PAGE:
Born in Czechoslovakia, I experienced the realities of life very early. My family and I cheated death many times, from being bombed during World War II to dodging snipers in South East Asia.
To escape from communist treachery my family and I crossed borders through muddy fields, barbed wire, and armed guards.
At the age of nine I arrived in New York City. Two weeks in a new country I was immersed in the NYC school system, the best thing that could have happened to me.
I learned English quickly without forgetting Czech or German.
I immediately picked the political party that I would support, the Republican Party. That’s right; I knew where I belonged even at the age of nine.
I was a musician with my own band, worked with various promotional groups, started an out sourcing business for assembly of small manufacturing items, a computer company marketing hardware and software.
I served in South East Asia in Military Intelligence, held several positions in various fraternal organizations, worked on the U. S. Bicentennial Celebration, and now doing my best to strengthen the Republican Party.
Officials in Lebanon and Turkey have confirmed that a painful disease is being spread across the Middle East by Syrian refugees. Leishmaniasis, which is caused by parasites in the bites of sandflies, comes in three forms: cutaneous, mucocutaneous and visceral. Each has varying symptoms and levels of severity, but all result in painful, skin-decaying ulcers that have led some to brand it a “flesh-eating” disease. Complicating matters is the fact that symptoms don’t immediately appear after a bite; sometimes it can take days or even weeks for patients to develop nodules that eventually start eating away at their skin.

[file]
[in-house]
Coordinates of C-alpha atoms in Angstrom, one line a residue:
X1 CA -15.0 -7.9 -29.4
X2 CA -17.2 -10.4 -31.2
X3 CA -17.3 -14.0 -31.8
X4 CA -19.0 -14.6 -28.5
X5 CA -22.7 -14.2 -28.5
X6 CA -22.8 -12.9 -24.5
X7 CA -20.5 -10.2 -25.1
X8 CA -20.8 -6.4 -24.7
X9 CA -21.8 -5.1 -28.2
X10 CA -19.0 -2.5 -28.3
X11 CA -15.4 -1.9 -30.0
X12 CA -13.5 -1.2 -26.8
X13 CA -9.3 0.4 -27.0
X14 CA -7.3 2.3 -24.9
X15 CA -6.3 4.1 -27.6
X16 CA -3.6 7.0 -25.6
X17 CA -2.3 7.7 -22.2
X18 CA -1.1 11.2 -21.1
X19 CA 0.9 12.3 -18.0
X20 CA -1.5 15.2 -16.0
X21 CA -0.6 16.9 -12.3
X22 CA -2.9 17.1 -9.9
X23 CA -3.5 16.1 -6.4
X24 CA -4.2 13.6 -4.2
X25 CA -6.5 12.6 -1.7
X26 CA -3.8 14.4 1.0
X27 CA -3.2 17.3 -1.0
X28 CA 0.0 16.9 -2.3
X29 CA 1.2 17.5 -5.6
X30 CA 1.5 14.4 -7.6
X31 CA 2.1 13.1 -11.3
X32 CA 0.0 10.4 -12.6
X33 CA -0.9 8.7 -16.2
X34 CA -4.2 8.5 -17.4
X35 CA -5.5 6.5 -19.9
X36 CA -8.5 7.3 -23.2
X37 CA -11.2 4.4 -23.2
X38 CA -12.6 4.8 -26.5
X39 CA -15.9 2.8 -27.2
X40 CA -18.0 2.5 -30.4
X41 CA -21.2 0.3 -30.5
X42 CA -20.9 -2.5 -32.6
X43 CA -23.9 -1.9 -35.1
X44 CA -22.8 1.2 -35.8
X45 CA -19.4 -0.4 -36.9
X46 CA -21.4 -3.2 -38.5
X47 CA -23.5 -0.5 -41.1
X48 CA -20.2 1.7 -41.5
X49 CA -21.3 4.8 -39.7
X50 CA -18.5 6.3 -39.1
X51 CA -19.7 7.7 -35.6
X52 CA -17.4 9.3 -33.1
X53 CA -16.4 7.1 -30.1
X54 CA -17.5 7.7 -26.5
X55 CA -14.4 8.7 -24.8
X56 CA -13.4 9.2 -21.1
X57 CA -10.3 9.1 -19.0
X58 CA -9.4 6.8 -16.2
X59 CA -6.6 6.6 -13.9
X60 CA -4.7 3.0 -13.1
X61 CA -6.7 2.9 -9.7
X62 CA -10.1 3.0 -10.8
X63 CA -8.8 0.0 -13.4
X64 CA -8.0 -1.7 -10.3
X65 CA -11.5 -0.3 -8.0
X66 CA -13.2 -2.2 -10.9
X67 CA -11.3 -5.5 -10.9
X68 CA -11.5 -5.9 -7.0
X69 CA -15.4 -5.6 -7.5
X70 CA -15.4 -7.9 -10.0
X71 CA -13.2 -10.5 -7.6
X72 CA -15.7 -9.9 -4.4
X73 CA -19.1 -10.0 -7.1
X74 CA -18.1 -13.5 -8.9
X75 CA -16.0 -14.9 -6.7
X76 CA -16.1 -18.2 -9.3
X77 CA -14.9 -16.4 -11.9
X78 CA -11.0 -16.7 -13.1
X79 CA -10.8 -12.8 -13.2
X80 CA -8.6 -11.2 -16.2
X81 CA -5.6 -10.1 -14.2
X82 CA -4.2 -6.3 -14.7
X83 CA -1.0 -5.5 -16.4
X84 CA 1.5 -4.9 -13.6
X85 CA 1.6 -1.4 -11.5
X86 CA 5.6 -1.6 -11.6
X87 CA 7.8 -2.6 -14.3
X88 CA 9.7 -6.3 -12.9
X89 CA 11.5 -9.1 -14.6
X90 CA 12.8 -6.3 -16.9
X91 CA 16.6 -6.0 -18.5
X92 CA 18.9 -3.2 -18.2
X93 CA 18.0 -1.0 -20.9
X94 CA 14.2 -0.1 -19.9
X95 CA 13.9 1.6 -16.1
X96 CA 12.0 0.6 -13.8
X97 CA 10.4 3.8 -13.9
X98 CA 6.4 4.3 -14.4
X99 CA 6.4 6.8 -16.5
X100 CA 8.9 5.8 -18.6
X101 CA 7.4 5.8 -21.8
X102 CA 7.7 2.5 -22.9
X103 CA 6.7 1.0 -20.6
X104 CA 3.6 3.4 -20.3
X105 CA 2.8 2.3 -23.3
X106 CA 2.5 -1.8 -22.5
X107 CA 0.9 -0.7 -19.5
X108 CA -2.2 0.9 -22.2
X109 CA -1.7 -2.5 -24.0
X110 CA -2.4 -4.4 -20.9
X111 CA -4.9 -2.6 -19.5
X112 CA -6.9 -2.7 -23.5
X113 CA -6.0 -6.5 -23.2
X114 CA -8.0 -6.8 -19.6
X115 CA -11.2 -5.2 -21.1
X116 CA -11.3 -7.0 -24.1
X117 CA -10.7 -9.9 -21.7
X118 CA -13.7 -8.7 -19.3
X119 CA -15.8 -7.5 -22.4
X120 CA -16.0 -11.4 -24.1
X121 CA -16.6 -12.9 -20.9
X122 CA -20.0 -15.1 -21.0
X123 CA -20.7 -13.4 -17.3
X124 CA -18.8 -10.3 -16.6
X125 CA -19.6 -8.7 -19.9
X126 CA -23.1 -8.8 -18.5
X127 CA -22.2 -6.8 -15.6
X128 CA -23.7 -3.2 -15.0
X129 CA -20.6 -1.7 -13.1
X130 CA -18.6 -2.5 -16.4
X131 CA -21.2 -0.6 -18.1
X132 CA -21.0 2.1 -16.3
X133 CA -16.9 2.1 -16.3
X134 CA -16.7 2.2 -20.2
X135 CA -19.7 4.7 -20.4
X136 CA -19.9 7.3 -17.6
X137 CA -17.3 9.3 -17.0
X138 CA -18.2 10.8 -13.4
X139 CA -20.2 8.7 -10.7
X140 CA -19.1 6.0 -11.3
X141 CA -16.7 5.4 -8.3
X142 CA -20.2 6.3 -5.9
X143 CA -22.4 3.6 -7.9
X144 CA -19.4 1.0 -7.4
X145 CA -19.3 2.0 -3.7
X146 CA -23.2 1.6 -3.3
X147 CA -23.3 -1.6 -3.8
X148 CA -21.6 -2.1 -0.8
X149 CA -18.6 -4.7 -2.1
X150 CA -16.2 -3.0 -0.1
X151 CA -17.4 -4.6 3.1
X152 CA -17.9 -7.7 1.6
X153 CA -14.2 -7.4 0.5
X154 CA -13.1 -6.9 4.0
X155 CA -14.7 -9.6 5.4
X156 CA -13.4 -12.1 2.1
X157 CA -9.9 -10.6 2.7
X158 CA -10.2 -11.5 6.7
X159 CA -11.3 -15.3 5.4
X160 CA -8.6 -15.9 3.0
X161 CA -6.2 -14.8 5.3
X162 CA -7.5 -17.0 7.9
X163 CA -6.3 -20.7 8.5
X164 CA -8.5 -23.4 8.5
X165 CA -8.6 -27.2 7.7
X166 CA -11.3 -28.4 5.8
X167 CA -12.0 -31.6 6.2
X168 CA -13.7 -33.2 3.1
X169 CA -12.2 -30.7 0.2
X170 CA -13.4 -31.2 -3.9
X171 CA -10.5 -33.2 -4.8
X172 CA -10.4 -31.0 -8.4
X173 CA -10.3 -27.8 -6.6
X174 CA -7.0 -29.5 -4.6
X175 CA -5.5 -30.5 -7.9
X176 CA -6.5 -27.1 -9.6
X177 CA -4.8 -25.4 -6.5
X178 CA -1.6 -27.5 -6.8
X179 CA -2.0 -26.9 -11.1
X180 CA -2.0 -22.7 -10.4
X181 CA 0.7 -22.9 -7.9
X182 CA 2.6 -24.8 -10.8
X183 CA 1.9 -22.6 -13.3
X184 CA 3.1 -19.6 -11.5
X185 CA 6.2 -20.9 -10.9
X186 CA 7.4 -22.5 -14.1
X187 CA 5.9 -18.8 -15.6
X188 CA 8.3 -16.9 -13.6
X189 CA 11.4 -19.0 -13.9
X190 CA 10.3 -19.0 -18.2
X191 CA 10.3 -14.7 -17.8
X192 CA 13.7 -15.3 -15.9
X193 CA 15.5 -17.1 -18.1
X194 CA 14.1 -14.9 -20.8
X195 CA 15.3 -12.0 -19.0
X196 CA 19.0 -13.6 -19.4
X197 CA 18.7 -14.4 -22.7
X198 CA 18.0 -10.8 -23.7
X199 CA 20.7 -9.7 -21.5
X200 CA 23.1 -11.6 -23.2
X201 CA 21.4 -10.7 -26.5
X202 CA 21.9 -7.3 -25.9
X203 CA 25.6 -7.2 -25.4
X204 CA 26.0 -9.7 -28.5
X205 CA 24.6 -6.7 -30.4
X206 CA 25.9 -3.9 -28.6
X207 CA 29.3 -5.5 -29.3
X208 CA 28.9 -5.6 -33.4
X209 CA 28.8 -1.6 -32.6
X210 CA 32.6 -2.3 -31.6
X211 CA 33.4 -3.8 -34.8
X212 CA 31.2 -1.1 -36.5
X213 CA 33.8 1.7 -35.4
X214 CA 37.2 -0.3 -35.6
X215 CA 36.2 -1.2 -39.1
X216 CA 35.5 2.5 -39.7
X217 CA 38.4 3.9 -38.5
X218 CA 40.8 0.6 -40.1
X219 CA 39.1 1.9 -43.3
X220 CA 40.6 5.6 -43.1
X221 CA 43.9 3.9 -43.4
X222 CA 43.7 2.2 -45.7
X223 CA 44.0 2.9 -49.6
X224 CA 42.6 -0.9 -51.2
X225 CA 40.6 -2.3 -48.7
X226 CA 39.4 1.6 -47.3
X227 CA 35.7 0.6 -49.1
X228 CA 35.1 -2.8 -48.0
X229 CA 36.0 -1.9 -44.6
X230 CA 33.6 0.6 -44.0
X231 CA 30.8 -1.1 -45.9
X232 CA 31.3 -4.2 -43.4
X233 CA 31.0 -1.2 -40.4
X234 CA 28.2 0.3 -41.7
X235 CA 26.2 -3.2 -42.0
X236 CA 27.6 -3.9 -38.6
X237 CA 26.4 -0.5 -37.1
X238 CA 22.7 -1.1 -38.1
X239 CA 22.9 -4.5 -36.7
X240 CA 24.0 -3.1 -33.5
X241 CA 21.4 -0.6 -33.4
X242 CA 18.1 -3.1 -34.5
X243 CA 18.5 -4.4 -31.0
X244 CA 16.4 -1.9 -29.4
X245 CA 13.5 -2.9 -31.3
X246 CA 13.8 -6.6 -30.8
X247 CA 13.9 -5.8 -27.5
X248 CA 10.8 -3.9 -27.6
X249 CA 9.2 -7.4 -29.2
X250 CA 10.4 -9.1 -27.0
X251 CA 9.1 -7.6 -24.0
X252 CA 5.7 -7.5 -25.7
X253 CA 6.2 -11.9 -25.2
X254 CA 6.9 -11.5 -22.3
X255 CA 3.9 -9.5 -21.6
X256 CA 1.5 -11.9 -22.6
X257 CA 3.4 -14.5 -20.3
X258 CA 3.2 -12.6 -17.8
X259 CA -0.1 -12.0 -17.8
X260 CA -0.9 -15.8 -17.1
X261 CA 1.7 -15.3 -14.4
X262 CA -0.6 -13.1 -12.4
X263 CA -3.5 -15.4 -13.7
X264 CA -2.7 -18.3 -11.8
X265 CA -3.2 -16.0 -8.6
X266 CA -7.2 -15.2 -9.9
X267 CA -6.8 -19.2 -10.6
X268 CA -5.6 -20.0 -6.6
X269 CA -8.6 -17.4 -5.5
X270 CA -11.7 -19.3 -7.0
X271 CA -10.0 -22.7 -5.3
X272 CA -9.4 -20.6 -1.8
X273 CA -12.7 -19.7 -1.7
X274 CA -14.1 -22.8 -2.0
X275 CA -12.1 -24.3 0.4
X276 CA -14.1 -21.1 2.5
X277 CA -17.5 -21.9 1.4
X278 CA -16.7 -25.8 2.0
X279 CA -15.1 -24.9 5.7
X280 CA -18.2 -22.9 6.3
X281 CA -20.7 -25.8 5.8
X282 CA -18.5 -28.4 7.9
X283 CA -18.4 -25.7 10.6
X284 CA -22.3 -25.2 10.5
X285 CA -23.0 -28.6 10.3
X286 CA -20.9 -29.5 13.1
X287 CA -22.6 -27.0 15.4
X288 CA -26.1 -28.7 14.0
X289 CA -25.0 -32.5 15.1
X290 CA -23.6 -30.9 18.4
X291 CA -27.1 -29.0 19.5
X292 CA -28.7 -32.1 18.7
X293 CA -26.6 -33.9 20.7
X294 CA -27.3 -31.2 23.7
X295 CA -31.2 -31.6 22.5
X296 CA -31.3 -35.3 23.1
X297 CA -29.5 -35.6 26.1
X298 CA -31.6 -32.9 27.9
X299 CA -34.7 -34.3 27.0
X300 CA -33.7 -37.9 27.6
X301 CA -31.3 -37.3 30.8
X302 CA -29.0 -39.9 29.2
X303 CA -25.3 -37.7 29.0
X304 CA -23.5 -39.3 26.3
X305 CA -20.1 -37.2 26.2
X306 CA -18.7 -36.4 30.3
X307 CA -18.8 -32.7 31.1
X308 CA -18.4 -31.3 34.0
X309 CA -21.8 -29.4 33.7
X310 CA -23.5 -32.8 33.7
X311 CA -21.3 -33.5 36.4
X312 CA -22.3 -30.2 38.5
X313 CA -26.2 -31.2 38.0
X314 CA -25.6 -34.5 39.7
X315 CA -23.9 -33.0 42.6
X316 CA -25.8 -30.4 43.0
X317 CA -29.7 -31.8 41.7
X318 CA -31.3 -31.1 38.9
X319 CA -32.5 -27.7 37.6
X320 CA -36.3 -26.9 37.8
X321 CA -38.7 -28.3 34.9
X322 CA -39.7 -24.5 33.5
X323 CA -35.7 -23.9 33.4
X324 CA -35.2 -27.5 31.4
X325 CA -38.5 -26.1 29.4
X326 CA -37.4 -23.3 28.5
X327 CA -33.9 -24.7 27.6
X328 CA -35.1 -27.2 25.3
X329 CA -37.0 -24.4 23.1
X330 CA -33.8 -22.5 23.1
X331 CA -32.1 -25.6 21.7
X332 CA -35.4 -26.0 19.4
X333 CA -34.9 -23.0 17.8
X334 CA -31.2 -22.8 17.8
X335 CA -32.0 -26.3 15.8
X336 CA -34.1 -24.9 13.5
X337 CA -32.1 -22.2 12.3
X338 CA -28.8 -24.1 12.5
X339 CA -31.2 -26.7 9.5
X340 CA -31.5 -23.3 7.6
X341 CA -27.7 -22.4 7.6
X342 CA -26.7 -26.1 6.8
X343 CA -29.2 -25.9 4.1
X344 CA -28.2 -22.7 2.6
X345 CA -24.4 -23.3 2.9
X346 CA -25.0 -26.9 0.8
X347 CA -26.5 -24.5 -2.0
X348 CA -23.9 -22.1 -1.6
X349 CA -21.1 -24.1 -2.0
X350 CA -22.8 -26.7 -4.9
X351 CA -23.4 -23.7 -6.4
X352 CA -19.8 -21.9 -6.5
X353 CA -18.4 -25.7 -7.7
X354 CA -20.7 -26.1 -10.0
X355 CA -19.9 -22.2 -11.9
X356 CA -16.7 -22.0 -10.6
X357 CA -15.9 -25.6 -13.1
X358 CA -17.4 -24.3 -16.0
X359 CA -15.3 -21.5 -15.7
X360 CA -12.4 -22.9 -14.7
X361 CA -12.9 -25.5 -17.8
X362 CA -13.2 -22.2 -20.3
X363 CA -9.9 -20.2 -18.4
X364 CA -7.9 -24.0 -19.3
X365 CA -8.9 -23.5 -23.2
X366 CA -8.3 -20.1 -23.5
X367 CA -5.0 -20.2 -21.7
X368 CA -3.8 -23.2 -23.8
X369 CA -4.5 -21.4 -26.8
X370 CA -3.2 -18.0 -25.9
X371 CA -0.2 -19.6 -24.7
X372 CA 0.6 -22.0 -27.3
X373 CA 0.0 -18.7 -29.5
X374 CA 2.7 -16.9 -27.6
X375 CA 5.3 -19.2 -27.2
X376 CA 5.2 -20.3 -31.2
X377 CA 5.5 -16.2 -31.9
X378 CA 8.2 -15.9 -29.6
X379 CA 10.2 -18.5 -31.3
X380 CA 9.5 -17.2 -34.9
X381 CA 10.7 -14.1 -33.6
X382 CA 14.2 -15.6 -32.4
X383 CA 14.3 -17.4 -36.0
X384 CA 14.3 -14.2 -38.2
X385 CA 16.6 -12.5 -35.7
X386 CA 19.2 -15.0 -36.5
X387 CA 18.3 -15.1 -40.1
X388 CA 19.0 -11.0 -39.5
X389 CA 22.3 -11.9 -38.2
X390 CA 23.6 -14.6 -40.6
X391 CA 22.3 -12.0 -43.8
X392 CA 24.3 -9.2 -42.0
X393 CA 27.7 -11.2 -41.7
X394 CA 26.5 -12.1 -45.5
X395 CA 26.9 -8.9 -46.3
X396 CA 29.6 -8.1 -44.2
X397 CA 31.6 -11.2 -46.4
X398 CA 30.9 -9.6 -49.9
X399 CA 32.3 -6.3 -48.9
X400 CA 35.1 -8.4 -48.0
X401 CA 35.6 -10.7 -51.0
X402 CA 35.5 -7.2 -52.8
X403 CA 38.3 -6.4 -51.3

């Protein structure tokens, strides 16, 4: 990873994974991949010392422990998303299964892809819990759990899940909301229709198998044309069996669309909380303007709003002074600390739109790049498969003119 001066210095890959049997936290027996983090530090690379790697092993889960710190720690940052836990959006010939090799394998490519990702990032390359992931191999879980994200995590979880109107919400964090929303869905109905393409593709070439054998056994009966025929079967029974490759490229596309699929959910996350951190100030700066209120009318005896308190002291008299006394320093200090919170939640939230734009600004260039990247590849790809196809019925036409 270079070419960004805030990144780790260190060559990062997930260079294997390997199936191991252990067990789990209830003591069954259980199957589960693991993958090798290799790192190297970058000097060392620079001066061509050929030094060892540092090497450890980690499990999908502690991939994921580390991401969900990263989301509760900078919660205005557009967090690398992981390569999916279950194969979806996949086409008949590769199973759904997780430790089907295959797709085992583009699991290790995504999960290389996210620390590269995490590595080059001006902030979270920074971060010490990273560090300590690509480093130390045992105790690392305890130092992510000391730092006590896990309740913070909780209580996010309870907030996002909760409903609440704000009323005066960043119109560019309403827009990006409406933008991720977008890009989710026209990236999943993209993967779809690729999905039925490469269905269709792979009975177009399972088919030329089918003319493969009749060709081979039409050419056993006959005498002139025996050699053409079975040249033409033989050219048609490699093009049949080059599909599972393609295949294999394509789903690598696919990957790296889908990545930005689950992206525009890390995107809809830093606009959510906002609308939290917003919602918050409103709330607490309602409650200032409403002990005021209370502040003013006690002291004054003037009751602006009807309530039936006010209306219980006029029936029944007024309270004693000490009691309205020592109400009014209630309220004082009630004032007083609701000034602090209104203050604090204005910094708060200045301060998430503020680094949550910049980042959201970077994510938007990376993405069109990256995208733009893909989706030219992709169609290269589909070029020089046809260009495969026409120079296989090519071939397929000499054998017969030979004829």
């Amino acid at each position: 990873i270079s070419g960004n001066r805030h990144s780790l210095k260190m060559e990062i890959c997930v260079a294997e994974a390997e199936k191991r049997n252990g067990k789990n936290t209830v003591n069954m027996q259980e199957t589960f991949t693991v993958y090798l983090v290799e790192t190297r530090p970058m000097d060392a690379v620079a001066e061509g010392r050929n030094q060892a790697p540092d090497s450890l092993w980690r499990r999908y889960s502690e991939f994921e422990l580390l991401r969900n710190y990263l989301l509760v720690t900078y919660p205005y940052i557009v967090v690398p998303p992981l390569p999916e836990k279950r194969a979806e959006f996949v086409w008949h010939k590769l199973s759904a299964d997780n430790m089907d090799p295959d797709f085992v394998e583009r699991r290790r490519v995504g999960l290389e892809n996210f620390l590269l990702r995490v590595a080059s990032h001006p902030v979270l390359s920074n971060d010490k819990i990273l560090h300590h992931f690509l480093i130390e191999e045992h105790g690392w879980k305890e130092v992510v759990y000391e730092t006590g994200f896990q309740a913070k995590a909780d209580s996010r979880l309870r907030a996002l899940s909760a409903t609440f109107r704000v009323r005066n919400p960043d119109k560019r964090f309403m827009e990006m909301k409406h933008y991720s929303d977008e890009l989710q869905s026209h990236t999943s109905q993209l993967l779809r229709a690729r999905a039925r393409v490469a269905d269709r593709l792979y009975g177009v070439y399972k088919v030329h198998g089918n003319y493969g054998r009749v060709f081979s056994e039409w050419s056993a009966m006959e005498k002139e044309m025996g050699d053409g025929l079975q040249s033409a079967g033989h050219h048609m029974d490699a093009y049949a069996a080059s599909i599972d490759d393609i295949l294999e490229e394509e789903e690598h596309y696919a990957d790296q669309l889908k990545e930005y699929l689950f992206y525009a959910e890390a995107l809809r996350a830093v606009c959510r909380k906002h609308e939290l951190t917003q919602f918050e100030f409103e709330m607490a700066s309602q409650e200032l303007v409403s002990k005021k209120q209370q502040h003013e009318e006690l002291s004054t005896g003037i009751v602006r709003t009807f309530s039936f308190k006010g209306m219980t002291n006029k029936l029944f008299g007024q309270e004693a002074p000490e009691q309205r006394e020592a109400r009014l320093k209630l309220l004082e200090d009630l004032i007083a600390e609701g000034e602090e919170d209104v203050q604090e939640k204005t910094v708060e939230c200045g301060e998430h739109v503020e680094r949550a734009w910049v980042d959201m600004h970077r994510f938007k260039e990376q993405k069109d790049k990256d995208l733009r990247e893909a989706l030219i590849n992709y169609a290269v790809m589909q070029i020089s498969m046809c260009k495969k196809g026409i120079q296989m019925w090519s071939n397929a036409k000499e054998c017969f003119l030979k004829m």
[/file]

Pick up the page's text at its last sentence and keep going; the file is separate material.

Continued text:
Dr. Jane Orient, one of the senior directors at the Association of American Physicians and Surgeons (AAPS), warns that Syrian refugees are spreading the disease to countries that aren’t prepared to deal with it. This includes the U.S. and several locations in the Middle East where leishmaniasis rates are rising with the influx of poverty-stricken people without access to proper medical care. Prior to 2008, Lebanon had no recorded cases of leishmaniasis at all; by 2012, those rates had skyrocketed, and 96.6 percent of sufferers were Syrian refugees. A study of leishmaniasis patients in Turkey found that 69 percent were Syrian refugees.
Officials have yet to give word about if and how the spread of this disease will affect foreign policy. In the meantime, doctors overseas continue to work on the prevention and treatment of leishmaniasis, and they stress that education is often the biggest factor in stopping its rampage.